including (but not limited to) parents groups, Booster clubs, or local 
businesses, to fund its education program in the subject? 

7b. If yes, approximately what percent of the budget designated for the 
subject comes from outside sources? 


Y N 

% 


Y N 

% 


Y N 

% 


Y N 

% 


8a. Does your district have a written curriculum guide in the subject 
that your teachers are expected to follow? (If no, skip questions 
8b and 8c.) 


Y N 

Y N DK 

Y N DK 


Y N 

Y N DK 

Y N DK 


Y N 

Y N DK 

Y N DK 


Y N 

Y N DK 

Y N DK 


8b. Is the curriculum aligned with your state's standards or the 

National Standards for Arts Education? (DK = Don't know) 


8c. Was the curriculum guide created or updated in the last 5 years?... 



9. Which of the following statements, if any, accurately describe the way creative writing is taught at your school 
this year? (Circle one on each line.) 

Yes No 

a. Separate courses in creative writing, as defined on the cover, are taught at this school 1 2 

b. Processes and techniques in creative writing are taught in courses offered by the English 

department 1 2 

c. Creative writing activities and instruction are integrated into other areas of the curriculum 1 2 

d. Other (specify) 1 2 



C-10 



10. Please answer the following questions concerning the arts programs and arts staff at your school this year.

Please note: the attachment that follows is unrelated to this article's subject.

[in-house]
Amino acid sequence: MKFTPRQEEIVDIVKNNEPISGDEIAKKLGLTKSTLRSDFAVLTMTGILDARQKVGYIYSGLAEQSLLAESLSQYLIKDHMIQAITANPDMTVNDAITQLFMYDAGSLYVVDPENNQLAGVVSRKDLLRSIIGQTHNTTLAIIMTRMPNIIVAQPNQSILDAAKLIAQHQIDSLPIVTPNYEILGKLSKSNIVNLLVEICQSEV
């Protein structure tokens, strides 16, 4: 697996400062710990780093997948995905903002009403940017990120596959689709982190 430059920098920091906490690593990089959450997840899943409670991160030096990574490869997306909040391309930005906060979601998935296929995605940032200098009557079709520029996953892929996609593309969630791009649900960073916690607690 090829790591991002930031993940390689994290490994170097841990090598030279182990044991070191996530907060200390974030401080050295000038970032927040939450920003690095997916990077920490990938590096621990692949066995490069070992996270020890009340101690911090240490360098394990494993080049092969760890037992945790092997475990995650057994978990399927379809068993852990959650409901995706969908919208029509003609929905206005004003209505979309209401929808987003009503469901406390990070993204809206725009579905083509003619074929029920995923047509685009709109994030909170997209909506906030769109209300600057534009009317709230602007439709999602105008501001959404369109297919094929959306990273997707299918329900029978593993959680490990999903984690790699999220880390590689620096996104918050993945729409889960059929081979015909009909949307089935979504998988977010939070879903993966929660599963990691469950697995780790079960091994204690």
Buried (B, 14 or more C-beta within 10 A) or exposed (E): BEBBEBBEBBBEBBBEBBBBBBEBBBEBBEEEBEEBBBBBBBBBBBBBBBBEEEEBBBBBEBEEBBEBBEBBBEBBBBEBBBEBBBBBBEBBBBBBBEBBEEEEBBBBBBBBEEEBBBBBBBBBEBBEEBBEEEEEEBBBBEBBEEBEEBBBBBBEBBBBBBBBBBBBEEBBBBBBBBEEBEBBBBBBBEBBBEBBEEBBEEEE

11. 



Yes 



No 



a. Is arts education included in any mission statements or goals of your school (e.g., yearly 
goals, School Improvement Plan)? 

b. Are arts teachers included on site-based management teams, 
school improvement teams, or leadership councils? 

c. Do arts teachers have input in the following aspects of the arts education program? 

1. Staff hiring 1 2 

2. Curriculum offered 1 2 

3. Allocation of arts funds 1 2 

d. Does your school conduct any standardized or district-wide assessments of student 
performance and achievement in the arts? 

e. Does your school principal observe and conduct evaluations of arts teachers in the same 
way that teachers in other curriculum areas are evaluated? 

f. Does your school principal evaluate your school's arts programs in the same way that other 
instructional programs are evaluated? 

g. Is there a curriculum specialist or program coordinator at the district level who is 
responsible for the curriculum and instructional programs offered in the arts? 

In general, to what extent do you think the following individuals at your school consider the arts an essential 
part of a high-quality education? (Circle one on each line.) 



Individuals 



Not at all 



Small 
extent 



Moderate 
extent 



Great 
extent 



Cannot 
judge 



a. The administrators 

b. The teaching staff (excluding arts teachers) . 

c. The parents 



2 
2 
2 



3 
3 
3 



4 
4 
4 



5 
5 
5 



12a. Are there any school improvement initiatives related to arts education, or the integration of the 
arts with other academic subjects, currently underway in your school? 



12b. If yes, please describe. 



Yes 

1